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Potential Vorticity Diagnosis of the Severe Convective Regime. Part II: The Impact of Idealized PV Anomalies

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  • 1 Department of Atmospheric Sciences, Texas A&M University, College Station, Texas
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Abstract

Idealized numerical experiments are conducted to understand the effect of upper-tropospheric potential vorticity (PV) anomalies on an environment conducive to severe weather. Anomalies are specified as a single isolated vortex, a string of vortices analogous to a negatively tilted trough, and a pair of string vortices analogous to a position error in a negatively tilted trough. The anomalies are placed adjacent to the tropopause along a strong upper-level jet at a time just prior to a major tornado outbreak and inverted using the nonlinear balance equations.

In addition to the expected destabilization beneath and adjacent to a cyclonic PV anomaly, the spatial pattern of the inverted balanced streamfunction and height fields is distorted by the presence of the horizontal PV gradient along the upper-tropospheric jet stream. Streamfunction anomalies are elongated in the cross-jet direction, while height and temperature anomalies are elongated in the along-jet direction. The amplitude of the inverted fields, as well as the changes in CAPE associated with the inverted temperature perturbations, are linearly proportional to the amplitudes of the PV anomalies themselves, and the responses to complex PV perturbation structures are approximated by the sum of the responses to individual simple PV anomalies. This is true for the range of PV amplitudes tested, which was designed to mimic typical 6-h forecast or analysis errors and produced changes in CAPE beneath the trough of well over 100 J kg−1. Impacts on inverted fields are largest when the PV anomaly is on the anticyclonic shear side of the jet, where background PV is small, compared with the cyclonic shear side of the jet, where background PV is large.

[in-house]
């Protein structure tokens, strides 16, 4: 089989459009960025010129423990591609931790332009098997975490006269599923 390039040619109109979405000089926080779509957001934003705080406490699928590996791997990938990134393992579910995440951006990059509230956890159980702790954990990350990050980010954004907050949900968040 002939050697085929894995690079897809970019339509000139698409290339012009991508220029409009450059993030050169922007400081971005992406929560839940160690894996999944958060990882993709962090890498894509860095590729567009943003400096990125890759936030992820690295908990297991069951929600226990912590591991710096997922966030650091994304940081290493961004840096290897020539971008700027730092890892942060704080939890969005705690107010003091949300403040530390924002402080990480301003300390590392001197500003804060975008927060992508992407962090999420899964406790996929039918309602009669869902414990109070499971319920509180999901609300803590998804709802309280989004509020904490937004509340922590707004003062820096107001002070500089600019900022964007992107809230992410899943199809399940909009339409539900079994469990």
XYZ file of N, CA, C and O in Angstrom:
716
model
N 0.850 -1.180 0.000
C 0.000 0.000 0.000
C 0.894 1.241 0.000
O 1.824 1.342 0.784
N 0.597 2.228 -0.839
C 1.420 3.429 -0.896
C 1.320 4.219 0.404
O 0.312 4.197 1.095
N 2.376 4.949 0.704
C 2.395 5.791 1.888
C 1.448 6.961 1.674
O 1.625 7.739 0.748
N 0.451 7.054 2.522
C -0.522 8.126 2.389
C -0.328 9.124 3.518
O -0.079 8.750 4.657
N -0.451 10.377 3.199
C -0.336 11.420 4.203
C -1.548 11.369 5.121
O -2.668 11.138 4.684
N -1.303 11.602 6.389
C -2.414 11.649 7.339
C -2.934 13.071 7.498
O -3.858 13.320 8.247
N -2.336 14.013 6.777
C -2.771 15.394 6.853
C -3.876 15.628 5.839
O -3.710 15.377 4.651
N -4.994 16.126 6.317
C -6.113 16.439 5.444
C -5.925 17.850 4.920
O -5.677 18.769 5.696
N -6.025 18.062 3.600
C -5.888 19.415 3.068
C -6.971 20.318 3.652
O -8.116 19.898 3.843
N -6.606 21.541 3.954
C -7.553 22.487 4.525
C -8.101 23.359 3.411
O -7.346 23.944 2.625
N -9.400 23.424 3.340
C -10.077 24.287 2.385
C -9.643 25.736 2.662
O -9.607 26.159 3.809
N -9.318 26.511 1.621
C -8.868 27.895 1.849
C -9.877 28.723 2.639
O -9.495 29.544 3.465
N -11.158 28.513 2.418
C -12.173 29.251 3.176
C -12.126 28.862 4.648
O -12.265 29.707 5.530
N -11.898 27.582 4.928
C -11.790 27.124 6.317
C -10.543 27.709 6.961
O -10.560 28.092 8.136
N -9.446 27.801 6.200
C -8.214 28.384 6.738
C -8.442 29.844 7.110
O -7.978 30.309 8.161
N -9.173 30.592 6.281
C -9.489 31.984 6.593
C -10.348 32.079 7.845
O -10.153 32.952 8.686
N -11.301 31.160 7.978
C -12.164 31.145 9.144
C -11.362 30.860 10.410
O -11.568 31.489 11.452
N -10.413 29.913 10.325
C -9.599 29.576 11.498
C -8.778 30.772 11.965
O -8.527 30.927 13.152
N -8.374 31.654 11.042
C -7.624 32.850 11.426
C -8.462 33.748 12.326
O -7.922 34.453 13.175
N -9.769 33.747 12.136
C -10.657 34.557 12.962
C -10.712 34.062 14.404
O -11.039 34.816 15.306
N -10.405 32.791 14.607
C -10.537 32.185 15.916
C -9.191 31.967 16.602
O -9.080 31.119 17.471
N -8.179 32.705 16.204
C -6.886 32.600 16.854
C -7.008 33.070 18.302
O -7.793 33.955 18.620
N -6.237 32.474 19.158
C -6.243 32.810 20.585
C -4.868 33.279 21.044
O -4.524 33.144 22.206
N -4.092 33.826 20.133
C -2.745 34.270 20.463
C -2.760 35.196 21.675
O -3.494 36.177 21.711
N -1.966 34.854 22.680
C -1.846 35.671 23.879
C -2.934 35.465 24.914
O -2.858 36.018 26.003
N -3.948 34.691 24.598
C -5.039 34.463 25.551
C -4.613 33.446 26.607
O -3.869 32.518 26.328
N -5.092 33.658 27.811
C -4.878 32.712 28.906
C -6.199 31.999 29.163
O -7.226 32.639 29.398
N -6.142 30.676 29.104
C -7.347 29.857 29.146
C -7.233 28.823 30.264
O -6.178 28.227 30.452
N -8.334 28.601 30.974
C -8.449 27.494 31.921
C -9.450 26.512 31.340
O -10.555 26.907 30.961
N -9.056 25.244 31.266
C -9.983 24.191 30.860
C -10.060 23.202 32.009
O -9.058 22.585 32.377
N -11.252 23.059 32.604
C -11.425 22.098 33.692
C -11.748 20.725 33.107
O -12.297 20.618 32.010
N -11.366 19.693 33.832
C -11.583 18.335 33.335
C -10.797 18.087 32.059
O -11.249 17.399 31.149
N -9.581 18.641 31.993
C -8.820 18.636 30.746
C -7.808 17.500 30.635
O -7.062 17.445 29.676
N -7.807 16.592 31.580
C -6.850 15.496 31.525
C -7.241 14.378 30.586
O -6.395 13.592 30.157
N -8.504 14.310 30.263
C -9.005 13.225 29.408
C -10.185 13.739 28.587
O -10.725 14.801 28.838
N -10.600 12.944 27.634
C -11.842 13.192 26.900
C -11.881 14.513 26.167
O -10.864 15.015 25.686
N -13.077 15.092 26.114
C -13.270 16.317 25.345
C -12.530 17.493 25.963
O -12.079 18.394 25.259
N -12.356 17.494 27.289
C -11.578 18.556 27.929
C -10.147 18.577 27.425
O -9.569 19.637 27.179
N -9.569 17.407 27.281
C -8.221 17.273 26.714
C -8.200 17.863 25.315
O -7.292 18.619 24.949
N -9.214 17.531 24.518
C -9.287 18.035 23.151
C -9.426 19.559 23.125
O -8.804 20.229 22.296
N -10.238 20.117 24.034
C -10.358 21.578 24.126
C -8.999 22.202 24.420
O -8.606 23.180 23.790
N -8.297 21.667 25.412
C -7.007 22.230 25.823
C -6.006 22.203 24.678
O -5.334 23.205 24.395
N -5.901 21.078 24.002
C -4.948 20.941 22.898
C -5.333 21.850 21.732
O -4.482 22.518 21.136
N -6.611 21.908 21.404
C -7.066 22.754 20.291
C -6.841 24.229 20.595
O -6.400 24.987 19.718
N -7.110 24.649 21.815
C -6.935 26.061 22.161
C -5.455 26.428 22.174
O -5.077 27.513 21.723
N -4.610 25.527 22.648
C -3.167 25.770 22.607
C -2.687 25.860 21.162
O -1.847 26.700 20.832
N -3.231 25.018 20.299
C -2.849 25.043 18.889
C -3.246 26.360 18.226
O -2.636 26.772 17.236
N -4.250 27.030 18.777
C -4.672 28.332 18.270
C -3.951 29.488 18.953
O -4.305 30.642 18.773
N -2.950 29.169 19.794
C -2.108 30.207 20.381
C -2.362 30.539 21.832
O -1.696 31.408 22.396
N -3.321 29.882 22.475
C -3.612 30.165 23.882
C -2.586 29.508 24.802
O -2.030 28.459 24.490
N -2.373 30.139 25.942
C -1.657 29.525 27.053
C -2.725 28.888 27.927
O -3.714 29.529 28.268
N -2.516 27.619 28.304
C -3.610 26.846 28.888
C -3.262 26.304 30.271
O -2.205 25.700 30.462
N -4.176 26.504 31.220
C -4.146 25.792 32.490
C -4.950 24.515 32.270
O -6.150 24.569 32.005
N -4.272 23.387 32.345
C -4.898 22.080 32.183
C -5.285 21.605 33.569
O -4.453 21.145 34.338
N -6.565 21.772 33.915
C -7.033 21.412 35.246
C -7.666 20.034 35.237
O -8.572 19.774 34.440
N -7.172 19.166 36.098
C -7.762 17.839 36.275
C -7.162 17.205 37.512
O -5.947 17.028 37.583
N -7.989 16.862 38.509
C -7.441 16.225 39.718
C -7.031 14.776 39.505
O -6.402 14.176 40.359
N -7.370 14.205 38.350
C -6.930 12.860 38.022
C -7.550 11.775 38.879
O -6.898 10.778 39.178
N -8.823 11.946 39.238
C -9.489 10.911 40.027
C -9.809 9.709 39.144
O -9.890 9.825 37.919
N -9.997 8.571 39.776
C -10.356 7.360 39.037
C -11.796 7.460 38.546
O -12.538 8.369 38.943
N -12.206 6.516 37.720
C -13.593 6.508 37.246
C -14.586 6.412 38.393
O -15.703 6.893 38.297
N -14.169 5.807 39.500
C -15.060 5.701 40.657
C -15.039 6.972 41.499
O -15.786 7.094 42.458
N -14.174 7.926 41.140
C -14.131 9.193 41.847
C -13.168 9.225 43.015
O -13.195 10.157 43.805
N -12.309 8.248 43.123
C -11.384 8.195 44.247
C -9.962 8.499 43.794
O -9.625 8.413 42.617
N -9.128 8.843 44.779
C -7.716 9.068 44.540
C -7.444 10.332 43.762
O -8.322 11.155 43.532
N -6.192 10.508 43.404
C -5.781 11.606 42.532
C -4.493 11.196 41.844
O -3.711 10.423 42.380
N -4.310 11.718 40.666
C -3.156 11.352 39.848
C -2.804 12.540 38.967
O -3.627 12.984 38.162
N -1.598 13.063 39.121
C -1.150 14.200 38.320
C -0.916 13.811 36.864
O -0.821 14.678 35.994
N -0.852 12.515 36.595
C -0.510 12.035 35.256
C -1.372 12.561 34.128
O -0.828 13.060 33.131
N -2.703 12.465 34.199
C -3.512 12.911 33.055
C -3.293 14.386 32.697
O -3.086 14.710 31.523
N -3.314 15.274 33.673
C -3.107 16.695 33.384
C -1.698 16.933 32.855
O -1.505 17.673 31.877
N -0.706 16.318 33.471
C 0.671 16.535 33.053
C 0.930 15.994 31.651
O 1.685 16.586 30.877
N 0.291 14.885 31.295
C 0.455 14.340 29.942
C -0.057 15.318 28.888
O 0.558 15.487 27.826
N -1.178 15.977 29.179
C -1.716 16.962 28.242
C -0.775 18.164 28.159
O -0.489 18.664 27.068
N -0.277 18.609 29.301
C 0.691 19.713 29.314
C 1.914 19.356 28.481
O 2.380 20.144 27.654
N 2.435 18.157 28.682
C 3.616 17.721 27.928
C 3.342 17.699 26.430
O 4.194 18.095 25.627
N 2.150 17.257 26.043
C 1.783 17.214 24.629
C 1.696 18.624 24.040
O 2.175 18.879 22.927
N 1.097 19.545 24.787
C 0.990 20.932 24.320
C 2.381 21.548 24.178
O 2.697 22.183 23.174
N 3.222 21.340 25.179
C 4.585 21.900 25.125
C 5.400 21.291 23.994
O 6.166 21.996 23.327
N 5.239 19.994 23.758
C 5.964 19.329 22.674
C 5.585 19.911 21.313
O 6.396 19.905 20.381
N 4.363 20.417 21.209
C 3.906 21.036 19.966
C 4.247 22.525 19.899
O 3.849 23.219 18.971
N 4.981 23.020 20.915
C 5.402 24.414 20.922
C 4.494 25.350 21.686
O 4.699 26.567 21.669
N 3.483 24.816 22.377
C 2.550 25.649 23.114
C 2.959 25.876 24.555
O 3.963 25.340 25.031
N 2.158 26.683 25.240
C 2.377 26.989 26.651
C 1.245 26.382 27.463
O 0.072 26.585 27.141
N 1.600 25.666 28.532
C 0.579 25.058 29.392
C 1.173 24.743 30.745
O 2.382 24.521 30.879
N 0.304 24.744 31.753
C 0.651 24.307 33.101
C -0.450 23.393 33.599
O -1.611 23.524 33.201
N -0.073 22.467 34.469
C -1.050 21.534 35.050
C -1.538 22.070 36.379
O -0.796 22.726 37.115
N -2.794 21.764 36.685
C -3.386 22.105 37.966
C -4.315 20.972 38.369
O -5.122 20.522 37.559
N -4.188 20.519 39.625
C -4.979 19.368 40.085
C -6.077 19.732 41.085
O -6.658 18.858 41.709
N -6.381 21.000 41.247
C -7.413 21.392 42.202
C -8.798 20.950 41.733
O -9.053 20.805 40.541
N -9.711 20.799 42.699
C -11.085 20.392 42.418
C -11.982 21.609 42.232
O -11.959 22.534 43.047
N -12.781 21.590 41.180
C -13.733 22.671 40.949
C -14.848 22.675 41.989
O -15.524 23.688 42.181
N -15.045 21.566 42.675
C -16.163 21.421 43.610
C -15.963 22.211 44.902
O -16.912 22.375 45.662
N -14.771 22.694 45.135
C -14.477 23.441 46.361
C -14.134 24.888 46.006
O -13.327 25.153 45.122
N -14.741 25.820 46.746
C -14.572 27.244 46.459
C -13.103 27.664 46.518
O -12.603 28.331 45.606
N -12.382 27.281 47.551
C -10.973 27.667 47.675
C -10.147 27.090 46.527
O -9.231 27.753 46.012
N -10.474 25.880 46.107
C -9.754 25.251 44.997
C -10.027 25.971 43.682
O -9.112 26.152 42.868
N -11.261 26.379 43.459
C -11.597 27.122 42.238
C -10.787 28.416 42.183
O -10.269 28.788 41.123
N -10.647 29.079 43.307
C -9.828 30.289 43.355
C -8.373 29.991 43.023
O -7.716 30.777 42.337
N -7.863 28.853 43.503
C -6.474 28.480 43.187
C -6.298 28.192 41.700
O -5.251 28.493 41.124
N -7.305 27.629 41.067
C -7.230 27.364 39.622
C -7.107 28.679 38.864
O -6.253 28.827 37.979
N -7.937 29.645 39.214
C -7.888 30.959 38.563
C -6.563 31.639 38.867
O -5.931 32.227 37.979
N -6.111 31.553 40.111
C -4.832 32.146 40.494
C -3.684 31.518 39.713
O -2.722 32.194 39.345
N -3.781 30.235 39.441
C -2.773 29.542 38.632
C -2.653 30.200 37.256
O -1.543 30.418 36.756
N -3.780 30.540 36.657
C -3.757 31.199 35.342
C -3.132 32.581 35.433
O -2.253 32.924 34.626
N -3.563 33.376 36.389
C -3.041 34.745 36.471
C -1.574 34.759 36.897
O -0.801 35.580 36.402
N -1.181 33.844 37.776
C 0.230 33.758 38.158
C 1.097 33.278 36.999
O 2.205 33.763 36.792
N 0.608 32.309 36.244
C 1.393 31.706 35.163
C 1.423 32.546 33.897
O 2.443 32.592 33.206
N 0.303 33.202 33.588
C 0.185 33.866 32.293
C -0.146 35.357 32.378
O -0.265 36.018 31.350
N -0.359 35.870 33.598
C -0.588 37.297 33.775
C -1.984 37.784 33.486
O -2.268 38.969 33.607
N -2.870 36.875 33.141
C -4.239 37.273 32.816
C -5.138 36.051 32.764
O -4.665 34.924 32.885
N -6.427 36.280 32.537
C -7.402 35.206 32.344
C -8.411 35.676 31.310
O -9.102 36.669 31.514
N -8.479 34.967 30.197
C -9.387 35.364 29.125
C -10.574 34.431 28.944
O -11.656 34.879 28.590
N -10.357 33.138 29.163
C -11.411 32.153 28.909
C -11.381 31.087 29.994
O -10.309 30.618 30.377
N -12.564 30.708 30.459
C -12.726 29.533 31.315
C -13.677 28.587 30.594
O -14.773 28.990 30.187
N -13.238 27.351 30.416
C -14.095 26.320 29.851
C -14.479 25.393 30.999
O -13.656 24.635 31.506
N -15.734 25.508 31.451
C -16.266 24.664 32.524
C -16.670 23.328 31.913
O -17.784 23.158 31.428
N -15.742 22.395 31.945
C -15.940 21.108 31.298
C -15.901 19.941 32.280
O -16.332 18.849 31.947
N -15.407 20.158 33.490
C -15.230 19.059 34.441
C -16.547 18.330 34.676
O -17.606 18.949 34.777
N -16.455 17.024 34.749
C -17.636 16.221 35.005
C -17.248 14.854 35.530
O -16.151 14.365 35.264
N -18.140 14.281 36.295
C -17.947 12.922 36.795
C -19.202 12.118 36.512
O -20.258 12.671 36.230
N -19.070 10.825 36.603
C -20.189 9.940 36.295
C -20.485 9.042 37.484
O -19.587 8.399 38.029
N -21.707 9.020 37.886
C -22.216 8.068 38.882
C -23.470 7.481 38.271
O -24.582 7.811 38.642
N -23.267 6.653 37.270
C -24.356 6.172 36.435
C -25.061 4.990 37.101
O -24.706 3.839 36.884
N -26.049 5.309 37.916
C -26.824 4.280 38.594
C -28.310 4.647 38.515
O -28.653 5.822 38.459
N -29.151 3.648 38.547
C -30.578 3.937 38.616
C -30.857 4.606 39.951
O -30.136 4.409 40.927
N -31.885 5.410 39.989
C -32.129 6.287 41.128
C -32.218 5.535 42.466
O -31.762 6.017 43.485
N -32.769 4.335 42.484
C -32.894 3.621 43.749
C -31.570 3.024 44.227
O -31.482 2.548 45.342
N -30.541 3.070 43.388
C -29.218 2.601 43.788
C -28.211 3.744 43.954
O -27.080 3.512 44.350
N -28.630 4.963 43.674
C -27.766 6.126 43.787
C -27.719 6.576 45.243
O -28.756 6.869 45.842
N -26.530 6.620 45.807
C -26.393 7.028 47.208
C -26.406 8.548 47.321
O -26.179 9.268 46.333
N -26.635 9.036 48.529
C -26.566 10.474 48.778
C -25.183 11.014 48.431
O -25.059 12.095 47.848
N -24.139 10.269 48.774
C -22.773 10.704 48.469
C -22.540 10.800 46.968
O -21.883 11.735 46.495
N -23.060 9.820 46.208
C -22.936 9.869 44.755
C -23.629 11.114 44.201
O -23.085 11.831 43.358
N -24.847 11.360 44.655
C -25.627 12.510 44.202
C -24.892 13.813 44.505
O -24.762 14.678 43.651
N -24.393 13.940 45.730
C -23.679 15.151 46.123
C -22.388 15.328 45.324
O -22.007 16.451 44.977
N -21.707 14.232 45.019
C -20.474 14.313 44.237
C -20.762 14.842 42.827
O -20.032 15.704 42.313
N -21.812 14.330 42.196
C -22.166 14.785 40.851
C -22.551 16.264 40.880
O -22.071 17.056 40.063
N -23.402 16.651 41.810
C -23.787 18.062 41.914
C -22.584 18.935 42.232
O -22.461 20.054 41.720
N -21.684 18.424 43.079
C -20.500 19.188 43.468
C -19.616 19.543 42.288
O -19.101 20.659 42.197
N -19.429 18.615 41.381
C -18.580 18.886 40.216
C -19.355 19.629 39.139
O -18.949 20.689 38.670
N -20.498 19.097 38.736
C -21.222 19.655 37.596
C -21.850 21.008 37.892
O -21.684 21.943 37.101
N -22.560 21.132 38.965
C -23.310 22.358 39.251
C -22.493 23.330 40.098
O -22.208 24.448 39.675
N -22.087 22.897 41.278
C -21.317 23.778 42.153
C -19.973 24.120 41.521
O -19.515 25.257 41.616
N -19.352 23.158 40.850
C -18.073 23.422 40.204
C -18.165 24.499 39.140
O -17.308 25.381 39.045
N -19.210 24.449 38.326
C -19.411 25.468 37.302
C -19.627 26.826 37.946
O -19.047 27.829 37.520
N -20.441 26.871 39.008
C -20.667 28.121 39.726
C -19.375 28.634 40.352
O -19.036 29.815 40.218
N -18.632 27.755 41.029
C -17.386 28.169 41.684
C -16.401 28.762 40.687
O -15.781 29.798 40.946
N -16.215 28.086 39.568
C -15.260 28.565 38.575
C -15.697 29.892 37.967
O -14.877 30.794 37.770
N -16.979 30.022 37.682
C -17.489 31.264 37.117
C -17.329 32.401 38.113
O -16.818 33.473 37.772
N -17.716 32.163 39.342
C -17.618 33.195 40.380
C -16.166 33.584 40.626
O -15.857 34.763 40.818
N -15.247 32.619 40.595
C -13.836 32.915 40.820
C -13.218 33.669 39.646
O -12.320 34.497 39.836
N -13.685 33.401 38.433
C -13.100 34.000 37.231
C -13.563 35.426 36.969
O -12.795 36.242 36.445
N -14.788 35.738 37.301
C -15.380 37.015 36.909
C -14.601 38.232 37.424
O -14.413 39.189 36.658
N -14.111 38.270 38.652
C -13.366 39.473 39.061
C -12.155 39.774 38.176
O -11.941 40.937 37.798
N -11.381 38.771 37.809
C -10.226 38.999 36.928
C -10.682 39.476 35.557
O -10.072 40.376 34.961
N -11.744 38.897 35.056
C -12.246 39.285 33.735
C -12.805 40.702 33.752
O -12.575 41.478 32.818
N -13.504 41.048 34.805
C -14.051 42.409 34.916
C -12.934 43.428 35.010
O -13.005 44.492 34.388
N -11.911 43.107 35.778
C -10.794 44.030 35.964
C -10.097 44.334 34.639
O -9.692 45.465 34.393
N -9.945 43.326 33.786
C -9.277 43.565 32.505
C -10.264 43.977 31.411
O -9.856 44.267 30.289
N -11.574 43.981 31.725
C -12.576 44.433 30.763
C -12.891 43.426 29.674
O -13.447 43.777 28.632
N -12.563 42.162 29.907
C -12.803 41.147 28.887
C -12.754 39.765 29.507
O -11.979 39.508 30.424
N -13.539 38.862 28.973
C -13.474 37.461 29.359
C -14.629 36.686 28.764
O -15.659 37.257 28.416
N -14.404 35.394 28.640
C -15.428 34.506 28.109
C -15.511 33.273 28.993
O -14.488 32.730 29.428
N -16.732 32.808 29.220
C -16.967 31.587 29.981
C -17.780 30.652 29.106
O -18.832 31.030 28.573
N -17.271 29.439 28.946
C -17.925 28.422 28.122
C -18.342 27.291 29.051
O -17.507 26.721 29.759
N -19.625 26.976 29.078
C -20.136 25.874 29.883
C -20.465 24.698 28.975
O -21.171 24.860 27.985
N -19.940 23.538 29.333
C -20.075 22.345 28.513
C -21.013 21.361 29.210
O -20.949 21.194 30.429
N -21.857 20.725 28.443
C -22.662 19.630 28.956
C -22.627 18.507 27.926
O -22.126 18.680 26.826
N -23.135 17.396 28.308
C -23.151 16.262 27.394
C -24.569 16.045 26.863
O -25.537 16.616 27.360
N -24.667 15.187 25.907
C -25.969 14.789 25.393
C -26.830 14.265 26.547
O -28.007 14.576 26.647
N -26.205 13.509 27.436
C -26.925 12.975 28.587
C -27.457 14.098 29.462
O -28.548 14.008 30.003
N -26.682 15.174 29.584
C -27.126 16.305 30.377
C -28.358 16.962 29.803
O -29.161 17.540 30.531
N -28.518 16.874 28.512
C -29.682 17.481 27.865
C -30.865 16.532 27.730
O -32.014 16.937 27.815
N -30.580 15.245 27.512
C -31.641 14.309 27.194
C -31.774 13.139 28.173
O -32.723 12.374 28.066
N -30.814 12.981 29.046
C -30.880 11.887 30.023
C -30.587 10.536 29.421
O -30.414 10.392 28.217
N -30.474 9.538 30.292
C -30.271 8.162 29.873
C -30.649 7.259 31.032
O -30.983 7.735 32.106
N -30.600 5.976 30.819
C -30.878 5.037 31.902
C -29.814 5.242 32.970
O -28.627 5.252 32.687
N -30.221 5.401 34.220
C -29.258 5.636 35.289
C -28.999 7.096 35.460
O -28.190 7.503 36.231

* Current affiliation: PPM Energy, Inc., Houston, Texas

Corresponding author address: John W. Nielsen-Gammon, Department of Atmospheric Sciences, Texas A&M University, 3150 TAMU, College Station, TX 77843-3150. Email: n-g@tamu.edu

Abstract

Idealized numerical experiments are conducted to understand the effect of upper-tropospheric potential vorticity (PV) anomalies on an environment conducive to severe weather. Anomalies are specified as a single isolated vortex, a string of vortices analogous to a negatively tilted trough, and a pair of string vortices analogous to a position error in a negatively tilted trough. The anomalies are placed adjacent to the tropopause along a strong upper-level jet at a time just prior to a major tornado outbreak and inverted using the nonlinear balance equations.

In addition to the expected destabilization beneath and adjacent to a cyclonic PV anomaly, the spatial pattern of the inverted balanced streamfunction and height fields is distorted by the presence of the horizontal PV gradient along the upper-tropospheric jet stream. Streamfunction anomalies are elongated in the cross-jet direction, while height and temperature anomalies are elongated in the along-jet direction. The amplitude of the inverted fields, as well as the changes in CAPE associated with the inverted temperature perturbations, are linearly proportional to the amplitudes of the PV anomalies themselves, and the responses to complex PV perturbation structures are approximated by the sum of the responses to individual simple PV anomalies. This is true for the range of PV amplitudes tested, which was designed to mimic typical 6-h forecast or analysis errors and produced changes in CAPE beneath the trough of well over 100 J kg−1. Impacts on inverted fields are largest when the PV anomaly is on the anticyclonic shear side of the jet, where background PV is small, compared with the cyclonic shear side of the jet, where background PV is large.

* Current affiliation: PPM Energy, Inc., Houston, Texas

Corresponding author address: John W. Nielsen-Gammon, Department of Atmospheric Sciences, Texas A&M University, 3150 TAMU, College Station, TX 77843-3150. Email: n-g@tamu.edu

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